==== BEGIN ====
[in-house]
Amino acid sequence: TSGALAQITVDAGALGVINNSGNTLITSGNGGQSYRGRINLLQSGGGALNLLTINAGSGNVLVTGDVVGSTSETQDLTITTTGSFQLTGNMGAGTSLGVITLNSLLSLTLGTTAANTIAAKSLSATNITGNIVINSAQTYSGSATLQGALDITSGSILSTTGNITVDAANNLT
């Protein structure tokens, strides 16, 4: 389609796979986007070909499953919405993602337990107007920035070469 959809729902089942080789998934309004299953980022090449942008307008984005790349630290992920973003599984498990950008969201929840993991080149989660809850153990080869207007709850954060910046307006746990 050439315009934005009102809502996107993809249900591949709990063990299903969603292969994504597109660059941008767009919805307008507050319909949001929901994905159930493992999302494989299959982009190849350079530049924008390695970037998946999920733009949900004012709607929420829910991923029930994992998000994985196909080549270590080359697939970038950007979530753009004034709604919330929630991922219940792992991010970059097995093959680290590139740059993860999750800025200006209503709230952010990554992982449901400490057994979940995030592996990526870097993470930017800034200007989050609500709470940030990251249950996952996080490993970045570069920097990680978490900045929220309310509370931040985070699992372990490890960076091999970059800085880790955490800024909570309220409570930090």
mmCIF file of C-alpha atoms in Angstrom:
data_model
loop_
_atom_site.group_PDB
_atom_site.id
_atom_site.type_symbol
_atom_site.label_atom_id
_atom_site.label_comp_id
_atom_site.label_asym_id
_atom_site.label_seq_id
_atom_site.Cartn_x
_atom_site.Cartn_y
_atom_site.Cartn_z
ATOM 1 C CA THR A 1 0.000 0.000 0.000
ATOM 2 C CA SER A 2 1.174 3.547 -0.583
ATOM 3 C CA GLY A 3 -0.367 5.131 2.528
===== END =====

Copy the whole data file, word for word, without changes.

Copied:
[in-house]
Amino acid sequence: TSGALAQITVDAGALGVINNSGNTLITSGNGGQSYRGRINLLQSGGGALNLLTINAGSGNVLVTGDVVGSTSETQDLTITTTGSFQLTGNMGAGTSLGVITLNSLLSLTLGTTAANTIAAKSLSATNITGNIVINSAQTYSGSATLQGALDITSGSILSTTGNITVDAANNLT
């Protein structure tokens, strides 16, 4: 389609796979986007070909499953919405993602337990107007920035070469 959809729902089942080789998934309004299953980022090449942008307008984005790349630290992920973003599984498990950008969201929840993991080149989660809850153990080869207007709850954060910046307006746990 050439315009934005009102809502996107993809249900591949709990063990299903969603292969994504597109660059941008767009919805307008507050319909949001929901994905159930493992999302494989299959982009190849350079530049924008390695970037998946999920733009949900004012709607929420829910991923029930994992998000994985196909080549270590080359697939970038950007979530753009004034709604919330929630991922219940792992991010970059097995093959680290590139740059993860999750800025200006209503709230952010990554992982449901400490057994979940995030592996990526870097993470930017800034200007989050609500709470940030990251249950996952996080490993970045570069920097990680978490900045929220309310509370931040985070699992372990490890960076091999970059800085880790955490800024909570309220409570930090």
mmCIF file of C-alpha atoms in Angstrom:
data_model
loop_
_atom_site.group_PDB
_atom_site.id
_atom_site.type_symbol
_atom_site.label_atom_id
_atom_site.label_comp_id
_atom_site.label_asym_id
_atom_site.label_seq_id
_atom_site.Cartn_x
_atom_site.Cartn_y
_atom_site.Cartn_z
ATOM 1 C CA THR A 1 0.000 0.000 0.000
ATOM 2 C CA SER A 2 1.174 3.547 -0.583
ATOM 3 C CA GLY A 3 -0.367 5.131 2.528